I’m sure there have been occasions when you have saved a website you visit regularly as a Favourite or Bookmark. Or perhaps you have underlined a meaningful quote in a book or turned down a corner on a particular page (though I must admit that is something I really hate to see!). Well, in Word, a bookmark is similar as it identifies a specific word, section or place in your document so that you can easily find it again.
Let’s suppose you want to go back to a section of your document to revise later, or perhaps you want to be able to easily refer to specific paragraph. Once you have bookmarked the required section or paragraph, you can use the Go-To feature to move to that section, or you can use the bookmark as a cross-reference or hyperlink.
Select the text, image or location that you want to bookmark and then click Bookmark on the Insert Ribbon.
Type a name for the Bookmark (1) and then click Add (2). Make sure you tick the box to specify whether it is a text bookmark or a specific location (3).
To navigate to the bookmark, use the Go To command: press Control and the letter G. Then select Bookmark (1) on the left, choose the bookmark to navigate to (2) and press Go To (3). This will jump to the location you marked.
When you create a hyperlink, you can make the hyperlink jump to a bookmark in your document.
When creating long documents, there are times when you need to refer to a section elsewhere – this is where a cross-reference mark comes in. You can reference the page number of a specific heading.
So, if I want to reference the section on hyperlinks, first I type an introduction to the cross-reference:
“This is my introduction, Refer to the section on hyperlinks – see page 121 ”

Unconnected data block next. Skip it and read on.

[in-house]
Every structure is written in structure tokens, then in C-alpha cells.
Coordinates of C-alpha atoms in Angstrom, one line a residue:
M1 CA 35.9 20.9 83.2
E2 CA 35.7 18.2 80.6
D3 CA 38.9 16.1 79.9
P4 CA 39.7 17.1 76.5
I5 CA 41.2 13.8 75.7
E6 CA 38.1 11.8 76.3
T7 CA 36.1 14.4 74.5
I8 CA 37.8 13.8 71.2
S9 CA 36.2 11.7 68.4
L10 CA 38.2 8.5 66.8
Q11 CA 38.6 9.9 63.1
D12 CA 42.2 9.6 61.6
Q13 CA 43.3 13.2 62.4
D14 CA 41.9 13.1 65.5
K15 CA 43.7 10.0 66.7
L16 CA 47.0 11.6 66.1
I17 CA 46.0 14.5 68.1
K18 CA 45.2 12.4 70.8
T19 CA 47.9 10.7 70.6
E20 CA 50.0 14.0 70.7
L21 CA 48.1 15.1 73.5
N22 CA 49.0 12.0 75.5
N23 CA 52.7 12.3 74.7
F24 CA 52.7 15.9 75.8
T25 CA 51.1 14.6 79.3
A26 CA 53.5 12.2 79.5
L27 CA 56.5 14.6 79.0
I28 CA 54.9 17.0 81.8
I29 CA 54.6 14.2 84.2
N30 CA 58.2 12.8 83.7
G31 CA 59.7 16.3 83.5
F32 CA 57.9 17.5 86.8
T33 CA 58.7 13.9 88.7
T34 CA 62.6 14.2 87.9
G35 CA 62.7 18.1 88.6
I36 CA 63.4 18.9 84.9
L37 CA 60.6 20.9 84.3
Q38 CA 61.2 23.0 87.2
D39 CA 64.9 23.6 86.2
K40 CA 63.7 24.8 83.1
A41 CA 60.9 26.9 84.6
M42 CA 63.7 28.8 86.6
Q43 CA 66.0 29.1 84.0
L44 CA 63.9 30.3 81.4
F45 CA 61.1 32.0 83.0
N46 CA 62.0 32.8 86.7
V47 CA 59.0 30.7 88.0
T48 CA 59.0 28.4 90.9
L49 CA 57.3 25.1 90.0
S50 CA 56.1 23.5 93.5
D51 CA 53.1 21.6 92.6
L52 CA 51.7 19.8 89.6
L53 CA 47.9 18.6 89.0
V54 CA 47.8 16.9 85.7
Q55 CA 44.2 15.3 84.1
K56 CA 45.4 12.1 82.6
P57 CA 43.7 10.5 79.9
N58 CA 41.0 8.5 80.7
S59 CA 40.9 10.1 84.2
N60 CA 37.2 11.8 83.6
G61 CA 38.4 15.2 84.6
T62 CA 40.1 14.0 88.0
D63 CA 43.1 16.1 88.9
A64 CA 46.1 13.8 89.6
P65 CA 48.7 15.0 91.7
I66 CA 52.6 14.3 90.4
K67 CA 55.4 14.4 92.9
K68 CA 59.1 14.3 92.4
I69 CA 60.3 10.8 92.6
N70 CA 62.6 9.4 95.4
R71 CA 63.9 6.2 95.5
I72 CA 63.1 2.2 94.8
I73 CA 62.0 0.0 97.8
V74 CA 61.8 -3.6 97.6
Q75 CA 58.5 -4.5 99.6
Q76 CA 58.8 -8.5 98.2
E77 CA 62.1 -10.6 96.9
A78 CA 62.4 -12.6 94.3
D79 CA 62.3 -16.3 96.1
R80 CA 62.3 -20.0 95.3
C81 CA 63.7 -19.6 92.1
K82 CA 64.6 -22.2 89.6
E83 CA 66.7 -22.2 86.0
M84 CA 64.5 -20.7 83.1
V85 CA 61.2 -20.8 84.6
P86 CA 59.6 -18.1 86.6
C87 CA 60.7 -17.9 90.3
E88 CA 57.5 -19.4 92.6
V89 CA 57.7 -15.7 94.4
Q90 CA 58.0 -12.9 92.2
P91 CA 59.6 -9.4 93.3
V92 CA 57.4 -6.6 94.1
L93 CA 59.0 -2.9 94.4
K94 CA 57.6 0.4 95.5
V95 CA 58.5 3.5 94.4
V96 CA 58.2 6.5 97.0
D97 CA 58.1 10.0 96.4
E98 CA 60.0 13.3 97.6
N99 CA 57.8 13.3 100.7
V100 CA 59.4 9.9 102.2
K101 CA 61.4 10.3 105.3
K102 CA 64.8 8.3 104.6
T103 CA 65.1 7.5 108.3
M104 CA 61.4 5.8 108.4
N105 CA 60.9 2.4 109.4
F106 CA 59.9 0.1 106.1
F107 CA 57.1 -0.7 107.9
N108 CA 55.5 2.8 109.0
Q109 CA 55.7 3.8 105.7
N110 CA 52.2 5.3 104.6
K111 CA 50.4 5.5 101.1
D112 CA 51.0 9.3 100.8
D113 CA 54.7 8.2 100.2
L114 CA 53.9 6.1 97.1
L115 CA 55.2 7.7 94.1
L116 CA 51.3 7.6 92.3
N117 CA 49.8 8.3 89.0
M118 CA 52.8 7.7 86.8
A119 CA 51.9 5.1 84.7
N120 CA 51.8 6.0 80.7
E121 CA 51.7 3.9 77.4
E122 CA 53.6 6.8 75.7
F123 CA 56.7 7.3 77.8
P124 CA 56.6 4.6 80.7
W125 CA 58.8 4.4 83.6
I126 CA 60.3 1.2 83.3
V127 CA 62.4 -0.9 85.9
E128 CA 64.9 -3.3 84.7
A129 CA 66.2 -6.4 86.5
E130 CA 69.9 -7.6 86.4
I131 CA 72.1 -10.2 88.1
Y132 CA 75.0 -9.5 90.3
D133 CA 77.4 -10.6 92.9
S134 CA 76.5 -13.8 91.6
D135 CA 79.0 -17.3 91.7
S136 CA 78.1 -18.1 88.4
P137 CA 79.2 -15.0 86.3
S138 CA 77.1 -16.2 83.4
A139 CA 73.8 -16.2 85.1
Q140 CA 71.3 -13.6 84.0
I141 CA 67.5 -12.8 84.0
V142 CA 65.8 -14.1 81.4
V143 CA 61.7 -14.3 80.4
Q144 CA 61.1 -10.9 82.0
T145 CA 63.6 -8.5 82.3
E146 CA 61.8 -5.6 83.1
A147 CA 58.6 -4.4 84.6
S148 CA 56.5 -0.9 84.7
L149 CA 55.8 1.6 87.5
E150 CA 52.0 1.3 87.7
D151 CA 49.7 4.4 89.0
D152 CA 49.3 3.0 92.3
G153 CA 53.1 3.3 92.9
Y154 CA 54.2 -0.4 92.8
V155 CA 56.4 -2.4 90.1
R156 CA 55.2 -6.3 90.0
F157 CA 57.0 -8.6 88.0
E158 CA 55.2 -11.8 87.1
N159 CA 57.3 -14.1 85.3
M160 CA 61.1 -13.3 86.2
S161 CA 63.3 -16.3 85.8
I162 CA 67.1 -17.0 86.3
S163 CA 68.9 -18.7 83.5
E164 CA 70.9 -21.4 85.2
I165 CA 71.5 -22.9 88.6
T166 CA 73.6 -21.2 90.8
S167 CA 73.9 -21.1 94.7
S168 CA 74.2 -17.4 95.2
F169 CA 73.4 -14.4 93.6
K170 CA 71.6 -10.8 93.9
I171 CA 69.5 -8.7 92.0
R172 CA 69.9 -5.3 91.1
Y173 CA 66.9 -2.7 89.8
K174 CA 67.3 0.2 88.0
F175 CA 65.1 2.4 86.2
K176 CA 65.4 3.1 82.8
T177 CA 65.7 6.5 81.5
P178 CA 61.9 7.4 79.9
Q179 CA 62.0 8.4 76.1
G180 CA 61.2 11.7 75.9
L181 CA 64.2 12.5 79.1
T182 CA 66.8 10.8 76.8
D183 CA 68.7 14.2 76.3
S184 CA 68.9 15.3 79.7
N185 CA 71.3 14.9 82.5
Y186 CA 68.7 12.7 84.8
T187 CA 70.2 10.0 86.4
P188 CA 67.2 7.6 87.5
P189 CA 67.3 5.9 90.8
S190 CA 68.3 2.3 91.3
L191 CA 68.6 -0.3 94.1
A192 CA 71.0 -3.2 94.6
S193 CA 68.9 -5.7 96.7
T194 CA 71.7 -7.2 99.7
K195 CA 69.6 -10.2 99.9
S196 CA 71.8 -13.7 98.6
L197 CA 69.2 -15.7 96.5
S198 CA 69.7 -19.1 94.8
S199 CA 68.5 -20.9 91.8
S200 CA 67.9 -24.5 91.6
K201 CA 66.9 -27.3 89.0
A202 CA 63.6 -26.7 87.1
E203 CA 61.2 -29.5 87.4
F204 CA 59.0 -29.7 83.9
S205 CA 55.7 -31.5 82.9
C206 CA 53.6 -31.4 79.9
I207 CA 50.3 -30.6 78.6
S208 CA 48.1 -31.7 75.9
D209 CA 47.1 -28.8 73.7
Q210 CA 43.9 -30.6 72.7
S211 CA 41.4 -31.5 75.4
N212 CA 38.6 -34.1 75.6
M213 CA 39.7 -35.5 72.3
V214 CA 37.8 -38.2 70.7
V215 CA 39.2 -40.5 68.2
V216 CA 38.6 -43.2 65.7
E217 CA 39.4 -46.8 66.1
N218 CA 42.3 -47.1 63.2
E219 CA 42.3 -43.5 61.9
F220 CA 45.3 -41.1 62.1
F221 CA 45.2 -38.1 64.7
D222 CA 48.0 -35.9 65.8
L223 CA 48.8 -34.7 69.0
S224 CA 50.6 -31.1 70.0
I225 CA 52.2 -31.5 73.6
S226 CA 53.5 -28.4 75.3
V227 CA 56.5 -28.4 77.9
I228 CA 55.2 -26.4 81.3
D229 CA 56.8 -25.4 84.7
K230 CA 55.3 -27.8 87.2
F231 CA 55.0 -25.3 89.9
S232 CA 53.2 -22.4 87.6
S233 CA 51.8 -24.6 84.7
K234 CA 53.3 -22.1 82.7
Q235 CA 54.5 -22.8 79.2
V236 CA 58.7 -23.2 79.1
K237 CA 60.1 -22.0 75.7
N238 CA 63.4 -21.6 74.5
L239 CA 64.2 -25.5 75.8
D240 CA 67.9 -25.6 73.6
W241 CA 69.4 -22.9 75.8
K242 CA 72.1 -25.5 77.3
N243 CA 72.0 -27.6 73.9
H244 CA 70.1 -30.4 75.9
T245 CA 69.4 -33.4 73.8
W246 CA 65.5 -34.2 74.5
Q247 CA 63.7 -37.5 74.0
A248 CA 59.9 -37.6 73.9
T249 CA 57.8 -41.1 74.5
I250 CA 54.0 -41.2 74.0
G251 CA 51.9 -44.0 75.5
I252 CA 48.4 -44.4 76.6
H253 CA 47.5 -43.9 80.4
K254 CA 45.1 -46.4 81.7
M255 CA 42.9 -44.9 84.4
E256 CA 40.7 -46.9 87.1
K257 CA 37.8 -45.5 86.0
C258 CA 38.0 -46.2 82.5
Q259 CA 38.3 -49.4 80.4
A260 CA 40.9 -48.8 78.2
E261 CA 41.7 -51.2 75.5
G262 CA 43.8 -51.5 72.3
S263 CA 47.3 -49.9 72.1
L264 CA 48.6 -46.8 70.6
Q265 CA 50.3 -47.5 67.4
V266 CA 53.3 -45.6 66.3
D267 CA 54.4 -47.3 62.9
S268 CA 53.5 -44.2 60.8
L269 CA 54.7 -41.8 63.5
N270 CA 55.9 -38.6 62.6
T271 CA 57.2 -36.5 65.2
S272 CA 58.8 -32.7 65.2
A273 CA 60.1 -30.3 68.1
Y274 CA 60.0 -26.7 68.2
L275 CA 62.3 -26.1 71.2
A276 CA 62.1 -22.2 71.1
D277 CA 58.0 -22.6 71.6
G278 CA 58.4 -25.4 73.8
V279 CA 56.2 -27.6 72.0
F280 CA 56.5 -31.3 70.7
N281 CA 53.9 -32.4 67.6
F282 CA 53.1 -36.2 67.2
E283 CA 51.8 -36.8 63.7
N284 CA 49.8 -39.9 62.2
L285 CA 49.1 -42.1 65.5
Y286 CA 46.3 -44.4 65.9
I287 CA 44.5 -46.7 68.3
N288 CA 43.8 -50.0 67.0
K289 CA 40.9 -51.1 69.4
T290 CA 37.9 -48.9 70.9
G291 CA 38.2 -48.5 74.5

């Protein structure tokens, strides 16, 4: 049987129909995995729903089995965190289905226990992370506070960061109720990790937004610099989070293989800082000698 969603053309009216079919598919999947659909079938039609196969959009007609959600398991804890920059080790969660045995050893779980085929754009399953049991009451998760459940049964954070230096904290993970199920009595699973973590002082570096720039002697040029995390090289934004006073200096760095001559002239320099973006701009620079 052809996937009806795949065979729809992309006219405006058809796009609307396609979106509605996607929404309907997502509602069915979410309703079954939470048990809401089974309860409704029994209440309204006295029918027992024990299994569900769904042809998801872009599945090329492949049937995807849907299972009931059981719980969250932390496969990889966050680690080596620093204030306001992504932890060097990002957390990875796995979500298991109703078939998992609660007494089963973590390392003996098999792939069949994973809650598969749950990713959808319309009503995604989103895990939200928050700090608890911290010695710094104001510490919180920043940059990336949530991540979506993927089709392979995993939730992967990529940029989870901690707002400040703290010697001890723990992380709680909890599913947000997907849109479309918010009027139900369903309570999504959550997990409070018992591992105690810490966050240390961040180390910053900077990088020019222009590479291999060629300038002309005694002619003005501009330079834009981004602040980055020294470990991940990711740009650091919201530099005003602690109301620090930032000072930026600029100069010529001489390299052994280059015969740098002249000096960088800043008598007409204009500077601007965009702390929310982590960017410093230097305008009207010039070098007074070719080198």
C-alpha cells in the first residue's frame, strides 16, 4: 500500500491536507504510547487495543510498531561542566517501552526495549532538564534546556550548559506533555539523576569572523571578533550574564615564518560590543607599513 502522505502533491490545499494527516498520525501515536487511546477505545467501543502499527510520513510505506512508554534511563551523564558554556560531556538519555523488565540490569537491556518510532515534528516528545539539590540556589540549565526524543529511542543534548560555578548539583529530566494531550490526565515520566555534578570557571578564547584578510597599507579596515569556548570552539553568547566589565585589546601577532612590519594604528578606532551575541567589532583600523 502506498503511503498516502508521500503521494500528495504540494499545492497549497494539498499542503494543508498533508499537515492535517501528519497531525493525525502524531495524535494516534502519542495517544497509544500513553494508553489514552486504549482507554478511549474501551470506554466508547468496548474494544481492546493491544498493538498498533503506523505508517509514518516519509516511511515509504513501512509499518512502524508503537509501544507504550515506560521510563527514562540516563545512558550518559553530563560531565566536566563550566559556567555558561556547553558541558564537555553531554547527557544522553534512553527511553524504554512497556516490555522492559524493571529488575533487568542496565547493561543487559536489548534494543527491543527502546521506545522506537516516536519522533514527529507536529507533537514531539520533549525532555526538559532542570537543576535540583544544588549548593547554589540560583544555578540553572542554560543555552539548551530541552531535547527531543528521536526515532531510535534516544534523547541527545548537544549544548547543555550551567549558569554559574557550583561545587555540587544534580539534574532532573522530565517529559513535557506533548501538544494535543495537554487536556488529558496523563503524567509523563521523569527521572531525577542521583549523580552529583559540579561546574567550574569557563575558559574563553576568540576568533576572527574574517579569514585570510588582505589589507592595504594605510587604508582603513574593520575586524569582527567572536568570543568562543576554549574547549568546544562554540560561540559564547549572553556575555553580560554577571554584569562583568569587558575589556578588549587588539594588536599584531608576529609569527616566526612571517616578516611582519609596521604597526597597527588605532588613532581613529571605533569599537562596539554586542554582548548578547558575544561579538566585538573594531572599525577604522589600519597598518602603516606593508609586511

Next, I need to add the cross-reference field – click Cross Reference on the Insert Ribbon and then make your choices:
- Decide if referencing a heading or any of the other options (numbered item, bookmark, footnote or endnote).
- Decide if you want to show the page number or perhaps the text.
- Decide if it is a hyperlink.
- Choose the heading to link to (I am linking to a heading).
- Click Insert.
The cross-reference is a field and may appear grey when you click on it. As it is a field you will need to make sure that all fields are updated before you print – if you make changes to the document and move the heading that the cross-reference is linked to, you will also need to update the cross-reference.
I find bookmarks and cross-references are indispensable when creating long documents. No more scrolling through pages and pages to find the specific reference I am looking for. No more manually adding references to a specific page and having to remember to update that page reference as the document evolves. Just a few clicks to add a bookmark, a few moments to cross-reference a heading or page, and there you have it! Such a time saver. I hope you think so too.
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